"Richard Rogers is the most politically influential architect of our times." I wrote that line last month pretty sure that I was on safe ground. The more I think about it – and sometimes you have to step back from your journalism to judge it – the more I’m convinced it's true that Lord Rogers of Riverside has unparalleled influence. It’s true because of what's happening in London at the moment, and the resulting influence that that will have on cities around the world.
At the Pritzker Prize ceremony last week (architecture’s highest international honour), the Mayor of London, Ken Livingstone, gave the most heartfelt speech I've heard from him in honour of Rogers, who is this year’s laureate. And well he might. Back when Livingstone was still fishing around for a policy on which to base his campaign for mayor, Rogers handed it to him on a plate. It's amazing to think that in 1999 the political consensus about London, to which Ken himself subscribed, was based on 1950s thinking: people were leaving cities and the capital had to prepare itself for a diminished population of 5 million. In his Urban Task Force report, Rogers argued the exact opposite – that cities needed to be denser and more populous, with better public transport and public spaces.
Today, some of those policies are taking effect faster than others, but as a vision not just for London but for cities worldwide, it has become the orthodoxy. Livingstone himself is unequivocal about the fact that he owes it to Rogers. "The urban task force report landed on my desk just at the time when we were starting to draw up our manifesto - and we just stole the lot," Livingstone told me last month. "Everything that’s going wrong or right with my administration in this area is down to him."
What Rogers deserves most credit for is putting urbanism and design issues on the political agenda. People might have heard of a body called Design for London, which is the new incarnation of the Architecture and Urbanism Unit that Rogers set up in 2001, but who would have guessed that the mayor now spends as much time per week with that team as he does with the senior management of either Transport for London or the Metropolitan Police?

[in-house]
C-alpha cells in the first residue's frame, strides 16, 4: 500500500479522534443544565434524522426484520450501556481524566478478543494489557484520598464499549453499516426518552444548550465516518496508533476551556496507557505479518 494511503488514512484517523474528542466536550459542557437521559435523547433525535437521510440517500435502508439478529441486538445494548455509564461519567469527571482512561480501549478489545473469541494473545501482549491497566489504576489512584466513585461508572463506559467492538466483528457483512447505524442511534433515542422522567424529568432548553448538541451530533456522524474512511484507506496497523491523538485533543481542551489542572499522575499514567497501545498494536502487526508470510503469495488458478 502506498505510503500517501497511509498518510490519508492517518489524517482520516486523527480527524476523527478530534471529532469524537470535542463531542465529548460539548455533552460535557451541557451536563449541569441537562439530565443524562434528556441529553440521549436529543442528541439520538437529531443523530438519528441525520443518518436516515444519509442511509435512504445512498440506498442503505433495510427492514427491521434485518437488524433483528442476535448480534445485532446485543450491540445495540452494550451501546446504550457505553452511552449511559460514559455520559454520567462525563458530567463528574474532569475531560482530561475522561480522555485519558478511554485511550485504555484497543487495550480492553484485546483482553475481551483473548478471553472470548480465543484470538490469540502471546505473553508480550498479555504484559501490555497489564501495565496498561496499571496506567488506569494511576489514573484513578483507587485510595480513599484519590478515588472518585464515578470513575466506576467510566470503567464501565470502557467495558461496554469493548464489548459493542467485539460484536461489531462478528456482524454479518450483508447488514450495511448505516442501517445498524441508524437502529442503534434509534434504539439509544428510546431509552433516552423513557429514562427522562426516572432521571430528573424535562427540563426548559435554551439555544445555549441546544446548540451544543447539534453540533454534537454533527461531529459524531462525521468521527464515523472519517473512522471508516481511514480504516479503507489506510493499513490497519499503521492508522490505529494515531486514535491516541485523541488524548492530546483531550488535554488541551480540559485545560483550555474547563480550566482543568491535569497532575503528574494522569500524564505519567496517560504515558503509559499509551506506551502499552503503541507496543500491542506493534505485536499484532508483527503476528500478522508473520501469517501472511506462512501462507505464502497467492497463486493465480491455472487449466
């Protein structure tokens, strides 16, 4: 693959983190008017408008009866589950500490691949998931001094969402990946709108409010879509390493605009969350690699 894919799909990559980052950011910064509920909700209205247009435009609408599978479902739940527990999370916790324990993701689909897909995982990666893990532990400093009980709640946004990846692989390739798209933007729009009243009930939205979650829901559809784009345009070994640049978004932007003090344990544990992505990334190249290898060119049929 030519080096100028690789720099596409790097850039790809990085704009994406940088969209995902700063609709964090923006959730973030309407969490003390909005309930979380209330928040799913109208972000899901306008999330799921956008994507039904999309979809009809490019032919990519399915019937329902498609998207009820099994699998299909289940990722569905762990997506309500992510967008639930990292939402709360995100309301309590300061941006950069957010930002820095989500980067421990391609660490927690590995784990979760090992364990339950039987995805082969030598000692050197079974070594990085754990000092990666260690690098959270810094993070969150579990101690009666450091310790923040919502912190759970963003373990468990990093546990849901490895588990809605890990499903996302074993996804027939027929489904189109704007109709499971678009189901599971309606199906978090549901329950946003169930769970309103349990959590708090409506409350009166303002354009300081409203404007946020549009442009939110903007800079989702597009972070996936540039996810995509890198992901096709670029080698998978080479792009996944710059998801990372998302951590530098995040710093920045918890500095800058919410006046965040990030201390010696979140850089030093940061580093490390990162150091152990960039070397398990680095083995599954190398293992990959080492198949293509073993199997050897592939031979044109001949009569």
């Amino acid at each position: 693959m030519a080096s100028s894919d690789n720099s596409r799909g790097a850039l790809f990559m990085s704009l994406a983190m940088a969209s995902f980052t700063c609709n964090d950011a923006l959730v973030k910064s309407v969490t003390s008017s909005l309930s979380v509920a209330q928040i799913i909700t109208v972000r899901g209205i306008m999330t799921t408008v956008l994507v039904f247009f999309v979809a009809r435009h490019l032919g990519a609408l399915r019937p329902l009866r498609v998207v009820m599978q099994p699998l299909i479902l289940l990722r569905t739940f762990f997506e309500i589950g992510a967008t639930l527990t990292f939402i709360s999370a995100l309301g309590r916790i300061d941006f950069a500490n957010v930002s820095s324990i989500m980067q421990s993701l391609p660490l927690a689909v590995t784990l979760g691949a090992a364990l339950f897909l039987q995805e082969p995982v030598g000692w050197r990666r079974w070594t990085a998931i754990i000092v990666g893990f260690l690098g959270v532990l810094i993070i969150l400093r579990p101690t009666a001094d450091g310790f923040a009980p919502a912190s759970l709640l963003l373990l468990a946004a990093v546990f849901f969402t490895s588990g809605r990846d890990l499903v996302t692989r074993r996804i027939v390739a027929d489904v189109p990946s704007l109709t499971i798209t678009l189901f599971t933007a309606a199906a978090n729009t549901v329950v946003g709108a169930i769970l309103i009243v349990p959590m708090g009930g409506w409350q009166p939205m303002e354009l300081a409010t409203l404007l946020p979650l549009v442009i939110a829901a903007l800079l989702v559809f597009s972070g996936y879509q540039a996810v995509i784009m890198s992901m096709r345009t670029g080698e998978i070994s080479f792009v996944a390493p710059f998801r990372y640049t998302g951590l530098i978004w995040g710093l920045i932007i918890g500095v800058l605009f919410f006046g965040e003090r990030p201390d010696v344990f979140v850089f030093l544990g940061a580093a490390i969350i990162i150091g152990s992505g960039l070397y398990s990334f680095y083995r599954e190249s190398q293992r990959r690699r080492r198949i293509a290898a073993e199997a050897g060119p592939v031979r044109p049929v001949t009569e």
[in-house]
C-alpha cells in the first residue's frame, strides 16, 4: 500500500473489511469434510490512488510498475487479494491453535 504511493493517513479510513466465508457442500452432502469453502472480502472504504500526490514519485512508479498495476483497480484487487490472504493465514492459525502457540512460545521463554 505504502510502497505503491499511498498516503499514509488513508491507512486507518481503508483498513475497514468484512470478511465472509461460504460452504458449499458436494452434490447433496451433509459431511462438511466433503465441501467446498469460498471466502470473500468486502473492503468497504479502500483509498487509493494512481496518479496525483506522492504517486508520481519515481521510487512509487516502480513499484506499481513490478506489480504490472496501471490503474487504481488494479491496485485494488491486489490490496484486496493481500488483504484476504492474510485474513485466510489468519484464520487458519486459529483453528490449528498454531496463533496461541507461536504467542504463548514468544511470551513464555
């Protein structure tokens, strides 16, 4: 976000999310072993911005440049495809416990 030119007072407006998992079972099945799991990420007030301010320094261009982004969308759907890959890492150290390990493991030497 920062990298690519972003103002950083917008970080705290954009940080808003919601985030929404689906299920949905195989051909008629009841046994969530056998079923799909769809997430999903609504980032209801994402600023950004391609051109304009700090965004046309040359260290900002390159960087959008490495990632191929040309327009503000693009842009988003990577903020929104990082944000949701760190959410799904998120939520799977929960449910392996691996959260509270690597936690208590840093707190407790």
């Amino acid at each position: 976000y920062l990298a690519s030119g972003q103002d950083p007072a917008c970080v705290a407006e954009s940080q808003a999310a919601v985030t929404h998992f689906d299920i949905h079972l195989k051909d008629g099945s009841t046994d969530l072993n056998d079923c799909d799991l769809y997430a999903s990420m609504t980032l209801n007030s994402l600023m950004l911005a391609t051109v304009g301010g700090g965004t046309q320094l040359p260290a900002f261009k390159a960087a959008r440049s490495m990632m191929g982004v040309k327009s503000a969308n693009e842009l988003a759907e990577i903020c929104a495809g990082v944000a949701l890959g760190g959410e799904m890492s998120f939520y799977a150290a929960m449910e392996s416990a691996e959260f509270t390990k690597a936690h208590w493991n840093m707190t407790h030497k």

With Rogers as his "eminence grise" and thanks in no small part to his own bullishness, Ken has become the envy of mayors around the world. Only two weeks ago, at a conference in Dubai, the Mayor of Amman was pressing me for details about how Ken has achieved what he has (by ignoring public opinion, I offered). And I haven’t even mentioned yet Rogers' influence on New Labour, for which he was architectural adviser in the years prior to Ken’s election. "Urban regeneration" has been one of the watchwords of the Blair decade, which has seen Roger’s task force report – Towards an Urban Renaissance – influence not just the capital but cities such as Manchester, which had a desolate centre when the IRA bomb struck 15 years ago and is now thriving.
Now, I understand that all of this is oversimplified, but the point I'm trying to make is that it is extremely rare for an architect to have enjoyed such a close relationship with government – and I don’t just mean municipal government, but national. How many architects get to see their personal ethos turned into policy?
Justin McGuirk's in-depth article about Richard Rogers is out now in the July issue of icon magazine.